Saturday, September 9, 2017

A Case of Really Bad Timing

Aaaaaaaand I’m back. Yeah, I know, it’s been a while. Between a time-sucking job and personal issues, things kind of got away from me. I can’t quit the job because I need the income, but I’ve finally got a handle on the other stuff. So here I am again. Dunno how long it’ll last. Long enough to promo the book I’ve got coming out some time in the next couple of months, I hope. Other books will follow, again, I hope. Writer’s block, procrastination and time management were among those personal issues.

Today I’m going to talk about someone else’s book—specifically, The Black Witch by Laurie Forest, a young adult novel published back in May. I mention the date because it may be significant to what this poor book went through. I’ll tell the story, you be the judge.

I wasn’t going to read this book, probably wouldn’t even have heard of it if I hadn’t come across a discussion about it on a writers’ site. Seems the book, even before publication, stirred up quite a brouhaha on Twitter among readers for what one reviewer claimed was blatant overtones of racism, sexism, homophobia, and all sorts of other mean, nasty things unfit for human consumption. Scathing, one-star reviews began popping up on Goodreads and Amazon. Remember, this was before the book actually came out. Either people with advance copies were passing them around, or the bulk of those bad reviews were coming from people who hadn’t even read the book.

Well, I did read the book, because I like to make up my own mind about things. Rather, I read about half of it, and had to skim the rest because I got it from the library and had to return it before I could finish its 600 pages. Time management issues, remember? I got the gist of the plot and the characters, and read the end to see where it was headed. That’s still probably more than what some of those reviewers who blasted it did.

Plot synopsis: Elloren, a quiet country girl from this thinly-disguised Earth substitute’s ruling class, goes off to University and starts mingling with all the magical races—elves, werewolves, demons, the usual fantasy suspects—she’s been taught are inferior and the enemy. Of course, as she gets to know them as individuals she discovers they’re just people like she is, in spite of the fangs and wings and claws and different-colored skin. (We’re talking mostly blue and purple here. I have no idea what color Elloren is. The book never really says. The only designated white people are elves.) Elloren comes down with a case of Privileged People’s Guilt and becomes a student activist for civil rights against her people’s repressive—and genocidal—government.

Oh yeah, and Elloren’s grandma was the Black Witch who years ago won the war that set all this in motion, and it’s strongly suggested Elloren has her powers but isn’t aware of it. We can see this ending coming from a mile away, can’t we, folks?

That was my real beef with the book. Is it racist? Sure, if that’s how you want to read it. There’s definitely a ton of “othering” going on, and Our Heroine, a member of the privileged class, is destined to become the champion of the oppressed, since the oppressed “lesser” races never seem able to produce a champion of their own and have to rely on their oppressors to cough out a leader for them. At least, that’s how it goes in books like this. I’ve been around for awhile, and I’ve seen this plot before. Many, many times before.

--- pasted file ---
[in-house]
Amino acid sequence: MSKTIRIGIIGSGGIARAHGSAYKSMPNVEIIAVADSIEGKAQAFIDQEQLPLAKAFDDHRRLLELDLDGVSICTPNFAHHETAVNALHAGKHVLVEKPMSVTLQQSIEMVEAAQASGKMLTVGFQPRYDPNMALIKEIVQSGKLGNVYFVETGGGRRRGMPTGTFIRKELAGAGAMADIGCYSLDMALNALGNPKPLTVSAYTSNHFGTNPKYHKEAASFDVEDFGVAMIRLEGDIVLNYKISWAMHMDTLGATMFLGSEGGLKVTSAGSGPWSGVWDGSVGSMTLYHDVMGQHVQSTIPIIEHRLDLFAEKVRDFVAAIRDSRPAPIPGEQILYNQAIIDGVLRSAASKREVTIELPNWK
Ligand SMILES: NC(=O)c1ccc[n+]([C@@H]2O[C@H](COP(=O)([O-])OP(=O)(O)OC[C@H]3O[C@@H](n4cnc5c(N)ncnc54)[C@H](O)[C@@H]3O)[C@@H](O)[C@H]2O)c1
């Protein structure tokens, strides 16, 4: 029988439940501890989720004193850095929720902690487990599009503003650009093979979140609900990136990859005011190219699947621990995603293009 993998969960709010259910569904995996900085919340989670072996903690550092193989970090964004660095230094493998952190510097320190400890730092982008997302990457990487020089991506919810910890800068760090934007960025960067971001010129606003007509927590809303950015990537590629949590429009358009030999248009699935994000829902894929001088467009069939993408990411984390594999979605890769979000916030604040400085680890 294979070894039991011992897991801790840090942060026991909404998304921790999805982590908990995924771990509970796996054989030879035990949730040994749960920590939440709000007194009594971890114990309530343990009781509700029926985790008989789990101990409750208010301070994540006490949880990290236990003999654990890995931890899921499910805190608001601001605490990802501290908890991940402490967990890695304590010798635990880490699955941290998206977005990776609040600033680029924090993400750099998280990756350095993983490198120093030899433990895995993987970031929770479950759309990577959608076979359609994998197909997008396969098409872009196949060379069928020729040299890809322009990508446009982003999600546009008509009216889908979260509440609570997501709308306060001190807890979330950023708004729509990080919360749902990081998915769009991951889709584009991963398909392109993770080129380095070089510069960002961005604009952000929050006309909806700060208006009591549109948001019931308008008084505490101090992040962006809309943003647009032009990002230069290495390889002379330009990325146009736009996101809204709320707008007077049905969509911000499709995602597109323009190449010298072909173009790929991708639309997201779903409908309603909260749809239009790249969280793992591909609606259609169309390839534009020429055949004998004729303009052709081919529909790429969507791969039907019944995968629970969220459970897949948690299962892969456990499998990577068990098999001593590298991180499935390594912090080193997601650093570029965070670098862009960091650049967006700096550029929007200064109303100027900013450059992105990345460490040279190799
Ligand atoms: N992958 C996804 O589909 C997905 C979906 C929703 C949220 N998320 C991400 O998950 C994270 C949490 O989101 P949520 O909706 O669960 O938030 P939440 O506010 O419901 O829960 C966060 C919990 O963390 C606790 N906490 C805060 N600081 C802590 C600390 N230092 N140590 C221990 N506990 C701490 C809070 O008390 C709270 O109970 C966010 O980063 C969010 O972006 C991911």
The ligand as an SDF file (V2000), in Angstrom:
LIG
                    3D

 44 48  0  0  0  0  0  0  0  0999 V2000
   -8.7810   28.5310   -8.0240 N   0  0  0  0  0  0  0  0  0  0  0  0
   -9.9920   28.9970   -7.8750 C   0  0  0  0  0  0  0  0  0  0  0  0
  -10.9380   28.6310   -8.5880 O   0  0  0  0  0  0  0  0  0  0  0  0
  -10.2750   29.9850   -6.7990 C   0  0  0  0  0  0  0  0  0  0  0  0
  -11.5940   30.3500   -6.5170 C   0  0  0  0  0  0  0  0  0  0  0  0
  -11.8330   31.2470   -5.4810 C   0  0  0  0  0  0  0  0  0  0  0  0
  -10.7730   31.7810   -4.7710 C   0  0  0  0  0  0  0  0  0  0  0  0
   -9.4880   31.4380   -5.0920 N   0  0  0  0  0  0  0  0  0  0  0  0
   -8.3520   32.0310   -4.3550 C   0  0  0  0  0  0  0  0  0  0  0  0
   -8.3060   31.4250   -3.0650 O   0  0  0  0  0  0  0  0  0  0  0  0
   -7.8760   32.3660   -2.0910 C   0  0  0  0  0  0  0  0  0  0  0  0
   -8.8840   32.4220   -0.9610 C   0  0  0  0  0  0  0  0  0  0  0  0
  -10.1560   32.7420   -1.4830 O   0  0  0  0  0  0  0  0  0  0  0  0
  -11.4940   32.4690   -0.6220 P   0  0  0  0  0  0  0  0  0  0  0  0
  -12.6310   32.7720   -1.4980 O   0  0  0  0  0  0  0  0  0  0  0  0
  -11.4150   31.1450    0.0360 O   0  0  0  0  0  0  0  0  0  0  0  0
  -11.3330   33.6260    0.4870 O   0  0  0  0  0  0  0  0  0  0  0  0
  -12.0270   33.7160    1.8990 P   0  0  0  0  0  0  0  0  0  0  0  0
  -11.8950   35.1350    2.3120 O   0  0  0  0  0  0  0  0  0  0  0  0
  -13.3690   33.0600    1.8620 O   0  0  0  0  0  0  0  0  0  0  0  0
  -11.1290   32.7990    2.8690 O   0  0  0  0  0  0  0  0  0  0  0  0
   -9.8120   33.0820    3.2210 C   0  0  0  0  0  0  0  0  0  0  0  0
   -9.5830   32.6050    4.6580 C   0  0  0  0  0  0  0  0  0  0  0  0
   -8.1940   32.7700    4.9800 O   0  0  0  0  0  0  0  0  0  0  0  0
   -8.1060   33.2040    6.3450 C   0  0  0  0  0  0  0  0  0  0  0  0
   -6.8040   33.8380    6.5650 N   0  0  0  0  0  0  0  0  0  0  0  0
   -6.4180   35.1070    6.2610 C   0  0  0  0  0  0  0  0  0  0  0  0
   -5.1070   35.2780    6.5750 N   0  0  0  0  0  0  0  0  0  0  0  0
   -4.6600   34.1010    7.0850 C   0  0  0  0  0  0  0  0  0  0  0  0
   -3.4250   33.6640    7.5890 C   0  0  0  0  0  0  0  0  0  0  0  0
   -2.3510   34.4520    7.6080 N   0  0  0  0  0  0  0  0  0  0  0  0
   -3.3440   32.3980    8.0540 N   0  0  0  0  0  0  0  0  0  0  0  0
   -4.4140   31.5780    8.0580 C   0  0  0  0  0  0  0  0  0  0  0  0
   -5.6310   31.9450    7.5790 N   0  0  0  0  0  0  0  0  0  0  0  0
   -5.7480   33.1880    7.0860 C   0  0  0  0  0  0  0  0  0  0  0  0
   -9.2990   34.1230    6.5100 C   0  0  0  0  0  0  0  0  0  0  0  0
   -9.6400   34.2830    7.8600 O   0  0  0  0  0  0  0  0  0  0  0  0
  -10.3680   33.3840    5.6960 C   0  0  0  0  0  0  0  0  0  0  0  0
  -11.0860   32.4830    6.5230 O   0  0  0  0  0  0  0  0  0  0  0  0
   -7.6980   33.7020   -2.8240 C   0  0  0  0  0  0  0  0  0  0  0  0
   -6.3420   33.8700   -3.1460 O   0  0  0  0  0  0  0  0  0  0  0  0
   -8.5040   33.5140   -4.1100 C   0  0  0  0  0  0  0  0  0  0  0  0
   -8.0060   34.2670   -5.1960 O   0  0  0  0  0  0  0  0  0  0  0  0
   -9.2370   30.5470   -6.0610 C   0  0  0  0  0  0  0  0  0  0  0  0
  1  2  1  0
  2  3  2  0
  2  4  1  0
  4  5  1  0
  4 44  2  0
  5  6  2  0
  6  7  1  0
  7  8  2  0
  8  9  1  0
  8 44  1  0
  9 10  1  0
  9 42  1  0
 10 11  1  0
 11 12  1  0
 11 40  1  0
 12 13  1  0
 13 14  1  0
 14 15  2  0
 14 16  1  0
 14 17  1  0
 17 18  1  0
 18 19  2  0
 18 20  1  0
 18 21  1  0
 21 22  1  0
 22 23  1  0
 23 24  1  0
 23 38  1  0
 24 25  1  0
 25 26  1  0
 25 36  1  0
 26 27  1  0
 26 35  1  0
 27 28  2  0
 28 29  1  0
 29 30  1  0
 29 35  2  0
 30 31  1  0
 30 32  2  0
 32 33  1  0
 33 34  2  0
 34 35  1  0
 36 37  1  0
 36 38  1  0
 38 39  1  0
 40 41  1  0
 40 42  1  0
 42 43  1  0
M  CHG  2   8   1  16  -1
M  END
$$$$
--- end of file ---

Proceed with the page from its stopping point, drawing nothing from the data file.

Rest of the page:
Don’t believe me? Go read Dune. Privileged outsider gets stranded in the desert, becomes the prophesied leader of the native people, and leads his army of the oppressed to victory over the corrupt ruling class. It was written in the ‘60s, and the tale was ancient then.

In fact, that was my take on this book. To me, it read like a fantasy version of a sheltered middle-class girl experiencing college life at Berkeley in 1968. The school has an ROTC program, the protesters take out a military base, and their country’s about to go to war. I guess the elves are supposed to be hippies. Power to the people! Right on!

So how did a book with a plot and characters this hoary get slammed with the racist label even before it debuted? I don’t think it was the book itself. I think it was a case of bad timing.

This isn’t an ebook, it’s print. It hit the shelves in the spring. That means the publisher bought it at least two years ago. It would have been conceived and written well before that. While this book was being written, sold, edited, rewritten and prepped for publication, Obama was in the White House. We had a black President, a liberal outlook, and social change. Gay marriage was legalized. So was pot. Yeah, baby!

Had this book come out in that political climate, I doubt it would have gotten much attention. Maybe some eye-rolls and comments of, “Not this dead horse again.” But right before The Black Witch hit the shelves, the administration changed, and so did our national atmosphere. All of a sudden we have deportations, Black Lives Matter, transgender people barred from military service and the KKK publicly praising the Prez. A book that, last year, would have seemed trite and dated is suddenly scarily relevant.

As for the book itself, now that it’s available to the general public, it’s getting good reviews from people who’ve actually taken the time to read the thing. Praise for its world-building seem to top the list. Okay, I can’t fault it for that, or for the writing itself. It’s not a badly-written book, just, in my opinion, saddled with an ancient plot. A case of been there, done that, read this same story before. Had I read this when I was a teenager, the book’s target age group, I probably would have enjoyed it. Though I would have thought Dune was way better.

I have other bones to pick with The Black Witch, and I’ll get to them at some point in the future. Don’t know when. Time management issues, y’know.

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